2. Pilates strengthens your whole body, not just your core.

One of the keys to lifelong fitness is what I call “balanced strength.” That’s when each part of your body works together to produce the right amount of force, at the right time, to do your favorite activity in the most efficient way possible. Efficiency means you’ll be able to do it for a lot longer. I see lots of strong people in my office, but often certain muscles are working harder than others. And this can cause problems down the line. Pilates emphasizes full body strength that is coordinated — and this leads to a balanced body.

3. Pilates helps you get flexibility the right way.

Do you stretch your hamstrings every single day and find they just never get more flexible? It’s probably because you’re not stretching the right way — or maybe you don’t even need to be stretching them at all! What I love about Pilates is that it stretches your body in a dynamic way — with movement — so that muscles lengthen the right way and where they are supposed to. “Mobility before stability” is a phrase you will hear me say often, and it’s one of the keys to lifelong fitness.

4. Pilates puts very little stress on your joints.

Aging is a real thing and along with it comes arthritis. But it’s not a death sentence like most people are led to believe! The key to combating arthritis is maintaining a mobile and well balanced joint. When you optimize everything that surrounds your arthritic joints, your symptoms decrease. Pilates helps with all this and doesn’t cause any added stress. When your joints are happier, it becomes much easier to do your favorite activities – hopefully for life!

5. Pilates trains your nervous system.

Huh? Is that even a thing? Yes it is — and it’s almost ALWAYS a missing link that I see for people who’ve been at a certain activity for a really long time and then suddenly things start breaking down. They start experiencing pain when they never have before. If you don’t train your nervous system, it gets lazy, and that is how compensations develop in your body. Pilates helps with this because it is a mind-body exercise that emphasizes balanced strength and coordination. Your nervous system can’t get lazy when you do Pilates!

If you’re not yet incorporating Pilates into your fitness or rehab routine — what are you waiting for?

March MATness is the perfect time to get started with Pilates. We’re celebrating by sending the Pilates exercise of the day right to your inbox, modeled by our expert Pilates instructors! Just follow this link to sign up for our challenge and gain access to daily videos, exclusive offers, and promos!  The fun starts on March 1st!!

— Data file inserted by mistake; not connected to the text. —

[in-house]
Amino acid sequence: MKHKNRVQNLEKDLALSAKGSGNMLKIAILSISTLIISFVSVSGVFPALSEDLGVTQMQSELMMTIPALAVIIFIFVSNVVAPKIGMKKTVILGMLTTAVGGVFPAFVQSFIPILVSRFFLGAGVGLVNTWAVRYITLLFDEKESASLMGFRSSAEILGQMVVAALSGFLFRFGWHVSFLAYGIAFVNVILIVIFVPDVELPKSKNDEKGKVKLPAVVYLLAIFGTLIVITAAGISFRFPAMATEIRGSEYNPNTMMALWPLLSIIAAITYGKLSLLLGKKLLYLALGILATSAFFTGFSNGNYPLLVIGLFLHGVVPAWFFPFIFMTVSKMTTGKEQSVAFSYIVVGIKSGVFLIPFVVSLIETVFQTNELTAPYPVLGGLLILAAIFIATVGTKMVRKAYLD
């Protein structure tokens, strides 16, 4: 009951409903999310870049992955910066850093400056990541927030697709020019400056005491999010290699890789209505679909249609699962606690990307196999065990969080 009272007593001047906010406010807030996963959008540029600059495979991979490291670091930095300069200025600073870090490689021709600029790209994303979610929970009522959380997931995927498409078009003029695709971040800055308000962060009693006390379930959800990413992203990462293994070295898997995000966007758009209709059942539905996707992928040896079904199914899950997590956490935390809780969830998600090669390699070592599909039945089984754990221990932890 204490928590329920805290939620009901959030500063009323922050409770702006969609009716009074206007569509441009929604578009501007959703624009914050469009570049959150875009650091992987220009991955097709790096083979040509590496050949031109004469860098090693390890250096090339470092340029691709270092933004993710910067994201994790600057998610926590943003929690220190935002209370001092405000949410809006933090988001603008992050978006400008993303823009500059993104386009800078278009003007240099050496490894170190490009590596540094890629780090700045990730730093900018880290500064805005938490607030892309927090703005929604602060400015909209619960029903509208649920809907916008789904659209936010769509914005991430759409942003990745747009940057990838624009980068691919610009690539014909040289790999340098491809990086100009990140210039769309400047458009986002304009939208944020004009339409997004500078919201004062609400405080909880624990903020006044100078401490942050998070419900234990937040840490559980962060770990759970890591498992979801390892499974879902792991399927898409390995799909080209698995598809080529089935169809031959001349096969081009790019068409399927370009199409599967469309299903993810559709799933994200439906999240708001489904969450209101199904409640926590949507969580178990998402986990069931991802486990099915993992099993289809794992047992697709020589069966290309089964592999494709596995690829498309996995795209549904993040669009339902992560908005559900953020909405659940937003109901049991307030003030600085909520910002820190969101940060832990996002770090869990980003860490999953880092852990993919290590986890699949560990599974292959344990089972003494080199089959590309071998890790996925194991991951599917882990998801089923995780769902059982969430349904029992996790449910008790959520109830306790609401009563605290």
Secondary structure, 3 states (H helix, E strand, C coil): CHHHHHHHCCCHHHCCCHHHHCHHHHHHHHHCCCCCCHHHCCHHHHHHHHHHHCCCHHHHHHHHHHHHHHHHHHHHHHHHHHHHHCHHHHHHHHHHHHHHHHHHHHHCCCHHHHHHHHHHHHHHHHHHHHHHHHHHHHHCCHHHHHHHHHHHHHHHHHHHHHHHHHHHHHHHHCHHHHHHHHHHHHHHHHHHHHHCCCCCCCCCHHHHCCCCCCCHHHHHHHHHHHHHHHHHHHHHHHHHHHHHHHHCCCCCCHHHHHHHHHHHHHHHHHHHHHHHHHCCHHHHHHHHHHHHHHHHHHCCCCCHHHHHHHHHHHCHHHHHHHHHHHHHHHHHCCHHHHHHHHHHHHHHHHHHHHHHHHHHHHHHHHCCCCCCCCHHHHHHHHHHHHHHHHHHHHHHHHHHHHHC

knees

Happy Halloween! Spooky Noises coming from your Knees?

“What are those cracks and noises coming from my knees? Is there something wrong??”

Our clients come in with this question all the time. They usually feel nervous and fearful that the noises they hear may indicate something more serious is going on within the joint. Is there damage occurring whenever they hear this sound? Do they need to avoid activities that provoke these symptoms? Will they need to rely on pain pills and surgeries in order to maintain their mobility if their joints deteriorate? 

Crepitus refers to these clicking, popping, and creaking sounds that a large portion of the population experience on a regular basis.  This phenomenon can occur at any joint, but is most commonly reported in the knees, shoulders, ankles, hips, and spine. 

Although these noises often don’t produce any pain, they can cause anxiety. Individuals start to develop their own beliefs about what is going on, and ultimately alter their behavior to avoid these cracking or popping sensations.

What causes these noises?

Many structural factors can contribute to joint noises.  Some of the most common are:

  • Tendons rubbing along bony prominences (bumps on bones)
  • Nitrogen bubbles popping due to pressure changes within the joint
  • Small labral or meniscus tears that get caught or pinched as we move

However, we don’t have the luxury of utilizing x-ray goggles during our examinations.  This means that we often cannot be certain of exactly which structures are creating these sounds.  What we do know is they aren’t a reason to be highly concerned as long as they aren’t associated with pain or swelling in the affected joint.  

How can I prevent it from getting worse?

The best way  to prevent these symptoms is to keep moving!! Motion is lotion. Regular movement throughout the day allows our joints to lubricate themselves, kind of like applying WD-40 to a creaky door hinge.  Additionally, it’s important to keep the muscles surrounding your knees strong and balanced. This helps to offload the forces through the joint, which limits “typical” wear and tear on cartilage and bony structures.

What if I’m noticing pain or inflammation in the joint that’s making these noises?

If you have a specifically noisy joint that’s also painful or swollen, it’s best to come in for a formal examination with a physical therapist – ideally someone who specializes in movement mechanics.  We train you in correct, healthy movement that both relieves your body of pain in the short term and protects it from further damage in the long term.

If finding the solution to your problem is something you’re interested in, you can come in for a free Discovery Session at our practice in Portsmouth, NH! All you have to do is fill out this brief form here and we’ll contact you. Discovery Sessions are great for people who want to talk with a specialist about what might be causing their problem, and we’ll help you figure out what the next best steps are.  Our goal is to give you all the information you need so that you can make the best decision for your health – without any obligation or commitment.